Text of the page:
April 17, 2024
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Why Attending This Year’s Annual Teaneck Yoetzet Initiative Community Event Might Be More Important Than Ever Before

“I think I had COVID but I wasn’t tested. Am I allowed to go to the mikvah?”

“I have a gel manicure and I can’t get it off because the nail salons are closed. Is it a chatzitza (barrier to immersion)?”

“My husband and I have been fighting incessantly. Has anyone else told you this?”

“I had been instructed years ago to shower at the mikvah after immersion because of a chlorine allergy. What do I do now if we are not permitted to shower or bathe there?”

“I heard that our mikvah is doing a fantastic job, but I’m anxious to go to the mikvah because of the coronavirus…I know we already spoke about this three times.”

“I’m just furious that I can’t immerse because I have COVID-19.”

“I was in the middle of an IVF cycle and my clinic is shutting down…”

“Am I obligated to immerse in the mikvah if I’m too worried and my husband and I agree to stay in Niddah and observe the laws?”

The work of Yoatzot Halacha has always been a mix of education through answering halachic questions, delivering shiurim and providing a listening ear for women who wish to share their triumphs and struggles in the realms of taharat hamishpacha, marriage and their individual lives. Since March 4 when I received my first coronavirus-related call, my work and life have shifted dramatically to help marry the observance of Niddah with the rapidly changing world of pandemic information––and in doing so, meet the evolving needs of the women and families in our community.

Of the two roles delineated above, I’ve always felt that one of the unique contributions female Yoatzot members bring to the table is the ability to support women through a common experience––the lived experience of taharat hamishpacha. Pre-COVID-19, a regular “day in the life” of a Teaneck Yoetzet may have consisted of two or three questions out of six or seven that concerned this topic.

Over the past four months, call volume has increased 44% as compared to this time last year. In addition, the ratio of halachic conversations to support and counseling conversations has shifted toward the latter––and I’ve been humbled by the responsibility and opportunity. During the first five weeks of the pandemic, 55% of the 275 coronavirus-related questions I received involved allaying anxiety about the impact of the pandemic on the laws of Niddah, particularly the mikvah.

These questions, of course, are often answered in collaboration with rabbaim, medical and mental health experts and mikvaot. Over the past months, due to the massive influx of rapidly changing information and the continual updating of mikvah policies, I’ve had the distinct privilege of collaborating with our outstanding community rabbaim and esteemed mikvah leadership and staff on a nearly daily basis. There has not been a day that has gone by where I have not remarked to myself just how incredible our communal leadership is.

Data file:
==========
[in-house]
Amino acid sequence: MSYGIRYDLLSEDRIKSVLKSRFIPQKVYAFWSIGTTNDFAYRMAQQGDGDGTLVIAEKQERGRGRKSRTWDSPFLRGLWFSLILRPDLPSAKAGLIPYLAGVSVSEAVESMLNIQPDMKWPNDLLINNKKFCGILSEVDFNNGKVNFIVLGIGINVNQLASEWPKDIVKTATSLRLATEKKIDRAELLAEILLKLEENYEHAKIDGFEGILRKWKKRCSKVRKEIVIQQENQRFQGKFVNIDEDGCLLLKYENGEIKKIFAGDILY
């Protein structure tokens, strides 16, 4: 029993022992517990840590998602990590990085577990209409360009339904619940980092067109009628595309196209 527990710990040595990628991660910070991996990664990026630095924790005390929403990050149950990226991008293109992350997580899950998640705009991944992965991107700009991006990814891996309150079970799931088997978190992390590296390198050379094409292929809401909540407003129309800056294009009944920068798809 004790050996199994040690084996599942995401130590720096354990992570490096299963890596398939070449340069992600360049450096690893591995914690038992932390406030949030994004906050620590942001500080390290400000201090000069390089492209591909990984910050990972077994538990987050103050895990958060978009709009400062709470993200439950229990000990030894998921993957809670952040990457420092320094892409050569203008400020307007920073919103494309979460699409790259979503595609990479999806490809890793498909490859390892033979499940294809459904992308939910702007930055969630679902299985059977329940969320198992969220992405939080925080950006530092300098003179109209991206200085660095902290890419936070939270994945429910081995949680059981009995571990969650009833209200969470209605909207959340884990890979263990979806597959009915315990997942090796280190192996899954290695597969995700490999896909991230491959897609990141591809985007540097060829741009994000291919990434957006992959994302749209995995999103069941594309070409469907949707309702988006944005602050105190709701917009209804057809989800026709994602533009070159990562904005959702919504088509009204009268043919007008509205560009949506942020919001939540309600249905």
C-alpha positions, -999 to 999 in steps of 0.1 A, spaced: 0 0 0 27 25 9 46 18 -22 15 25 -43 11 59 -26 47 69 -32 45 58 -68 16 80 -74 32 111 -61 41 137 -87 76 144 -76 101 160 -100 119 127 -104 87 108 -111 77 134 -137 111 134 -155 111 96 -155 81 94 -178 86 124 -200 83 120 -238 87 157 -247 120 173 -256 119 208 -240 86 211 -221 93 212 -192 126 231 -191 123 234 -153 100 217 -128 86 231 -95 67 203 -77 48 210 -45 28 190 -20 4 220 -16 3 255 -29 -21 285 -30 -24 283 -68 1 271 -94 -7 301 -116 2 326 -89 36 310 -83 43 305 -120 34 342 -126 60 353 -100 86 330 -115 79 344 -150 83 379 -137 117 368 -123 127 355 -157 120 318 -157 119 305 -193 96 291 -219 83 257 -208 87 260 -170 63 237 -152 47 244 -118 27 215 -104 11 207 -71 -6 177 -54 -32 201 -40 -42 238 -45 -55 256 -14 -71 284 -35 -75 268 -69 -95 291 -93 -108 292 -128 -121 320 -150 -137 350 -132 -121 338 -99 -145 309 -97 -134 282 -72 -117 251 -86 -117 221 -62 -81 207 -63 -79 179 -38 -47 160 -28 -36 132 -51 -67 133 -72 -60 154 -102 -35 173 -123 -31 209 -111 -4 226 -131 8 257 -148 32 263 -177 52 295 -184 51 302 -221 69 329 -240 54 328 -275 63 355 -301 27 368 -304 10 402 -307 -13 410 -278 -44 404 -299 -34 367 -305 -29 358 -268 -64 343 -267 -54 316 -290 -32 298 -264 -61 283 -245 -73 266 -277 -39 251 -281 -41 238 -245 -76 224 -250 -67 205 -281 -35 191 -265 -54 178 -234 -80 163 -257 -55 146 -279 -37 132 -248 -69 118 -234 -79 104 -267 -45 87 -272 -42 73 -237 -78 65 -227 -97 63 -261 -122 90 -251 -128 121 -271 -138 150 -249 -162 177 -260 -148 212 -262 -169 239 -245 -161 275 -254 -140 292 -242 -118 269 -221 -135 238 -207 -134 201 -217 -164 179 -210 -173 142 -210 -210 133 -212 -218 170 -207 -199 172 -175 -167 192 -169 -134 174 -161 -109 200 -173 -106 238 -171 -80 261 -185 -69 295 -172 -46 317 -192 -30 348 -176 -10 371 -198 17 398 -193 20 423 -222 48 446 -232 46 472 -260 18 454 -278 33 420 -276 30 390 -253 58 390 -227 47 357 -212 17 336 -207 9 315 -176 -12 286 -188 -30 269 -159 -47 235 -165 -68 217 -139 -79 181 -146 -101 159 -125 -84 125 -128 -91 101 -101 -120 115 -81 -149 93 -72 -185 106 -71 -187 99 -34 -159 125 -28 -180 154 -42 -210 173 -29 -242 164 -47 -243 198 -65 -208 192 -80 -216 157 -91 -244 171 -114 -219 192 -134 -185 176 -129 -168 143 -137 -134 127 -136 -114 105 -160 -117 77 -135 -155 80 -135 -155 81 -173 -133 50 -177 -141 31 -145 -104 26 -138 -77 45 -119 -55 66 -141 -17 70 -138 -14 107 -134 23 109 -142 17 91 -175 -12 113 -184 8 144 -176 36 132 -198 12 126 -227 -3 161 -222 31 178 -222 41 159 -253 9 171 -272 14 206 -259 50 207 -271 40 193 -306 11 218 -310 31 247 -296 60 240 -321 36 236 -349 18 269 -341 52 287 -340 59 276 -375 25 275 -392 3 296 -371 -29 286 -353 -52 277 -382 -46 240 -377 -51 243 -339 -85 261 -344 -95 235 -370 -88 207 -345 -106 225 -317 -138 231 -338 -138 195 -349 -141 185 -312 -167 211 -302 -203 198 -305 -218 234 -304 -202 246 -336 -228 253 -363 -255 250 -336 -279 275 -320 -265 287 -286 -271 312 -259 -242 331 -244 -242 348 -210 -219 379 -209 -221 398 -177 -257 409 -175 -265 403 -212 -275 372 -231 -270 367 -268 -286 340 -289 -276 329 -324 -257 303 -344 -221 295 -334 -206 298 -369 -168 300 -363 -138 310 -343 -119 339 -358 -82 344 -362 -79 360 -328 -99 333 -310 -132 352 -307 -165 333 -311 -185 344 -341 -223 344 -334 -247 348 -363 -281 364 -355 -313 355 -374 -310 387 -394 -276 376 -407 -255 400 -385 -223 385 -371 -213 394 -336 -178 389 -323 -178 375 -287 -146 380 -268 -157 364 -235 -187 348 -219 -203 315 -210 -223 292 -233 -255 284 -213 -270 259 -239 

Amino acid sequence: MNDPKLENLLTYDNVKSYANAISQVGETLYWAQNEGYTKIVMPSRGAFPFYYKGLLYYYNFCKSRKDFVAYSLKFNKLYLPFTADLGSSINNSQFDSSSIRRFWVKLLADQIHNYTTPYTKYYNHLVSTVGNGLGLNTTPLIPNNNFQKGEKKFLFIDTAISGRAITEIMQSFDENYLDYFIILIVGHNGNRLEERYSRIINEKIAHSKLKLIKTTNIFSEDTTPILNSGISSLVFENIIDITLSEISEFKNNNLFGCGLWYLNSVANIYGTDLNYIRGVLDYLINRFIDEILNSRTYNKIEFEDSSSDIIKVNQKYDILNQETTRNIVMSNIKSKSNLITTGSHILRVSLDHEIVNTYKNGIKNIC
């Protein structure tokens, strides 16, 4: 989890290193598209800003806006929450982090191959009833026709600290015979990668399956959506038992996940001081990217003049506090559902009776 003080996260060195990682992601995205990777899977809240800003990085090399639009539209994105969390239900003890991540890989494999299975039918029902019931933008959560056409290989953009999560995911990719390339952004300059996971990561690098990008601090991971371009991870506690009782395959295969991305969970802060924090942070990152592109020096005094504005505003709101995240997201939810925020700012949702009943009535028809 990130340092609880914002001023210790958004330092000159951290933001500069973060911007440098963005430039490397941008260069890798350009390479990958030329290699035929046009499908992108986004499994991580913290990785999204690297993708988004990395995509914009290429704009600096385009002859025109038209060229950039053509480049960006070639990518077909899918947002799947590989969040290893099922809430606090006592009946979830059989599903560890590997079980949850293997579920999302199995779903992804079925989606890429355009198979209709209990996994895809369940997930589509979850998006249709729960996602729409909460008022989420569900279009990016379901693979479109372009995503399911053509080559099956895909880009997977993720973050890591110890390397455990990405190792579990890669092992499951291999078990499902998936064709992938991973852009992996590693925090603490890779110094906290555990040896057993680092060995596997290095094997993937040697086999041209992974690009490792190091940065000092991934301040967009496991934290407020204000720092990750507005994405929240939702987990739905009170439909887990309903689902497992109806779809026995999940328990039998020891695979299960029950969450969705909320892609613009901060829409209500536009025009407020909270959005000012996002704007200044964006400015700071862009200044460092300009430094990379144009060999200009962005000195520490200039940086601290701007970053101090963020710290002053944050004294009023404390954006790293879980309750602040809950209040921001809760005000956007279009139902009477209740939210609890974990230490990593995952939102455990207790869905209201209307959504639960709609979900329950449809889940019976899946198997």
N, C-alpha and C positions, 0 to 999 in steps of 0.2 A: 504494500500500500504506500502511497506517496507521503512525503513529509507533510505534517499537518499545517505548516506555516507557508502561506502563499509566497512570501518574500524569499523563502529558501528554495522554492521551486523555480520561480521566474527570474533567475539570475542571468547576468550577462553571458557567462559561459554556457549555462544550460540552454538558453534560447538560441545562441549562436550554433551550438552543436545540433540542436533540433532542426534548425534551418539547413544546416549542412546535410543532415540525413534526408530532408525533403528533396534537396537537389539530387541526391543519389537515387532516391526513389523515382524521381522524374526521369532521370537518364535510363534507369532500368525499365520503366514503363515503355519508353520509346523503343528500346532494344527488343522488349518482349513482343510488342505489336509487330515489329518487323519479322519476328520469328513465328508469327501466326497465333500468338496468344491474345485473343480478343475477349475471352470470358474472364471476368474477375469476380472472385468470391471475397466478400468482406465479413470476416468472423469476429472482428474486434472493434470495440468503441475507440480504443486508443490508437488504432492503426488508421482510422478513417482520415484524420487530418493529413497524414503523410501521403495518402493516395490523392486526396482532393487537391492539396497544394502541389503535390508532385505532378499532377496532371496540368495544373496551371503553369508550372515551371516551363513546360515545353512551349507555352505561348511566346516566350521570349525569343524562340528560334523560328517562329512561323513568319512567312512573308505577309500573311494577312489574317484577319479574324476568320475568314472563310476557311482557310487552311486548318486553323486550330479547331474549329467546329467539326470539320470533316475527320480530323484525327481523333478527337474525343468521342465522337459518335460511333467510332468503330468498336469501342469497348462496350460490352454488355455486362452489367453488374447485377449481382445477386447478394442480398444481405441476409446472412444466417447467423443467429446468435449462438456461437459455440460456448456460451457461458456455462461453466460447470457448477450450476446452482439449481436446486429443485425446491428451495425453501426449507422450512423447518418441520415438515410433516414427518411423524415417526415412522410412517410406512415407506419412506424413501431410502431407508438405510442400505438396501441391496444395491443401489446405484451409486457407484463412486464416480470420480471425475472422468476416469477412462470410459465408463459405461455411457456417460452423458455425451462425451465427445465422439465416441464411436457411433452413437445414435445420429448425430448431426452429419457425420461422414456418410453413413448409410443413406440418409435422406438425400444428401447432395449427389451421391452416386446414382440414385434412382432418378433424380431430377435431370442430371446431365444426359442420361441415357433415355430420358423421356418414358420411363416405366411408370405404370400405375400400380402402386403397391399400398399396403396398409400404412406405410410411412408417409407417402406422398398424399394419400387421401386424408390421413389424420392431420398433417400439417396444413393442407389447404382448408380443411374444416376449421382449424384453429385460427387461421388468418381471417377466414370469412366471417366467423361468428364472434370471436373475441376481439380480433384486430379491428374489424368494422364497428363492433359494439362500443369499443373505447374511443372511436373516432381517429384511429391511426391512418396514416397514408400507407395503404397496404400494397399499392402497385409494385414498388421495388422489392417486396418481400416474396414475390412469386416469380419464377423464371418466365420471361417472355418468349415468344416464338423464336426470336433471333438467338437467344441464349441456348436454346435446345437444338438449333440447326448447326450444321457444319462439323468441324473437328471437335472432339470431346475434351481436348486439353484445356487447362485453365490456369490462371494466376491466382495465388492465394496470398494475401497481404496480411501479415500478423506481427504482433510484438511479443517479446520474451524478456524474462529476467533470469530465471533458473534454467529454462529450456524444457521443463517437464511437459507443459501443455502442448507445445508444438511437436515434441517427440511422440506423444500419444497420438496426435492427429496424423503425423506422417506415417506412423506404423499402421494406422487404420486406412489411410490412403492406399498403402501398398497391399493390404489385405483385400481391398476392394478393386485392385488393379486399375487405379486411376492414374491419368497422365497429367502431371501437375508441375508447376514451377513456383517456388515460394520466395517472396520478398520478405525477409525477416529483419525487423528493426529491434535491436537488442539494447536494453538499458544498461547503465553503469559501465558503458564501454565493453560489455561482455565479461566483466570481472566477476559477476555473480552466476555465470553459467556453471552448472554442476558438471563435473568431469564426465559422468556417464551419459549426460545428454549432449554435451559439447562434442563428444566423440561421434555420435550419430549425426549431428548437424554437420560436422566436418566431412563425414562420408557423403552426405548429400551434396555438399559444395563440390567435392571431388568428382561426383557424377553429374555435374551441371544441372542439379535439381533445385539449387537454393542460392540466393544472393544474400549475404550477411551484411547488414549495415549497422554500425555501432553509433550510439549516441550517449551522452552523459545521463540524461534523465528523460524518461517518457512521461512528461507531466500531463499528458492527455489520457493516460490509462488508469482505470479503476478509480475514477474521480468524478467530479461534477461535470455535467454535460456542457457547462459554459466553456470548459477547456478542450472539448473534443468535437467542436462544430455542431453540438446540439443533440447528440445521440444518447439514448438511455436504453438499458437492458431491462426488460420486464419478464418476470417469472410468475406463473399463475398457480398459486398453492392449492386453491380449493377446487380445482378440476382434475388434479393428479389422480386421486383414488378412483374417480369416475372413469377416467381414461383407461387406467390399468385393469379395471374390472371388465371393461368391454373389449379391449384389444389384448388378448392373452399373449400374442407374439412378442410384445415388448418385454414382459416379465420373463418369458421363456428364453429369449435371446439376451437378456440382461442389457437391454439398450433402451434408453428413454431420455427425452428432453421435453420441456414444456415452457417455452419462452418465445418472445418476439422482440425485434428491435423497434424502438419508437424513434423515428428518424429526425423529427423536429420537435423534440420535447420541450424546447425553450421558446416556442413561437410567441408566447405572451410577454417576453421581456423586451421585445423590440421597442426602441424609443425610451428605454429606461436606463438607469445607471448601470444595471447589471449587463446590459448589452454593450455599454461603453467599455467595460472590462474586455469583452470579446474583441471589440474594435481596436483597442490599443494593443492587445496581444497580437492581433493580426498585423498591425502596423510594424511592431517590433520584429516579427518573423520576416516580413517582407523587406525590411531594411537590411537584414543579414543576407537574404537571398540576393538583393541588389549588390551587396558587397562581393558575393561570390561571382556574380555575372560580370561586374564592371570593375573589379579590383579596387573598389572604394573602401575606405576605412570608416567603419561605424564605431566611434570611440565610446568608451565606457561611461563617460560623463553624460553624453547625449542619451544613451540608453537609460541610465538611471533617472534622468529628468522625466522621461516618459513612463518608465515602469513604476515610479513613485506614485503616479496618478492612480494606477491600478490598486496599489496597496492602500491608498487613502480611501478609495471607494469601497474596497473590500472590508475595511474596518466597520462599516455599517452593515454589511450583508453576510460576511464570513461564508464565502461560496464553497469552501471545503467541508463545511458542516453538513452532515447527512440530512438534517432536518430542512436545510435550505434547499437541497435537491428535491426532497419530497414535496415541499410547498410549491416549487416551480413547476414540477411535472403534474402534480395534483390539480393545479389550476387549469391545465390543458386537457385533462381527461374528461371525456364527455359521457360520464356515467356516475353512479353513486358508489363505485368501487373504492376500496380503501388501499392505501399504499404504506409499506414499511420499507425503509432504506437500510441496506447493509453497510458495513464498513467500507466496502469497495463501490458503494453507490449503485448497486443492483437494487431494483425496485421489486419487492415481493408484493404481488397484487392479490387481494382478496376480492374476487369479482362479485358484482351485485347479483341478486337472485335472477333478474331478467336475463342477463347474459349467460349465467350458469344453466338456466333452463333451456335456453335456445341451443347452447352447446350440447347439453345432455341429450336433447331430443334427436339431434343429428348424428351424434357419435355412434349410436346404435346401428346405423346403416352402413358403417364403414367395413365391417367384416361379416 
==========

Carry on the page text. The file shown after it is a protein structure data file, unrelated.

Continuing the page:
Our local and global community has endured a lot, and the responsibility of charting a path ahead during such times of uncertainty has fallen on these lay and klei kodesh who strive to have their finger on the pulse of the individuals and families they serve.

The questions delineated above are not just about navigating the emotional and logistical challenges of the changing reality of mikvah immersion. They are not merely reflections of how our halachic system responds to modern realities, and in this case, to a pandemic of crisis proportions. Rather, if my read of the communal pulse is accurate, I believe the underlying question that many couples are asking is, how do we maintain, enhance and in some cases, salvage, the most intimate aspect of our relationship––that which the mikvah guards?

As such, this year’s eighth annual Yoetzet Initiative seeks to address this topic head-on. On Sunday, July 19 at 8:30 p.m., our event, “You, Me and We: Cultivating Intimacy,” will feature a Zoom conversation with Suri Halpern, a noted family and couples therapist and certified sex therapist. While being a married Jewish couple is legislated by the laws of Niddah, that does not mean that these laws define the essential nature of a couple’s physical relationship. Rather, at the center is the emotional and physical connection between the couple, with the laws of Niddah forming an orbit around this most sacred core.

Some of the topics that we will address in this dialogue, relevant to all ages, include how intimacy changes across the lifespan, the impact of stress on the physical relationship, and practical ways for couples to enhance this important area of marriage. Participants are invited to submit questions in advance when they register for this event at http://rinat.org/yoetzet2020, and will be able to submit questions anonymously at the conclusion of the event for the Q&A.

To register for the Yoetzet event, please visit http://rinat.org/yoetzet2020 

Tova Warburg Sinensky is the Yoetzet Halacha for the Teaneck community. She also serves as the Yoetzet Halacha for Ohr HaTorah of Toco Hills in Atlanta and is as a kallah teacher as well as a consultant for high schools on intimacy education. To follow the Teaneck Yoetzet Initiative on Facebook visit: https://www.facebook.com/TeaneckYoetzet/

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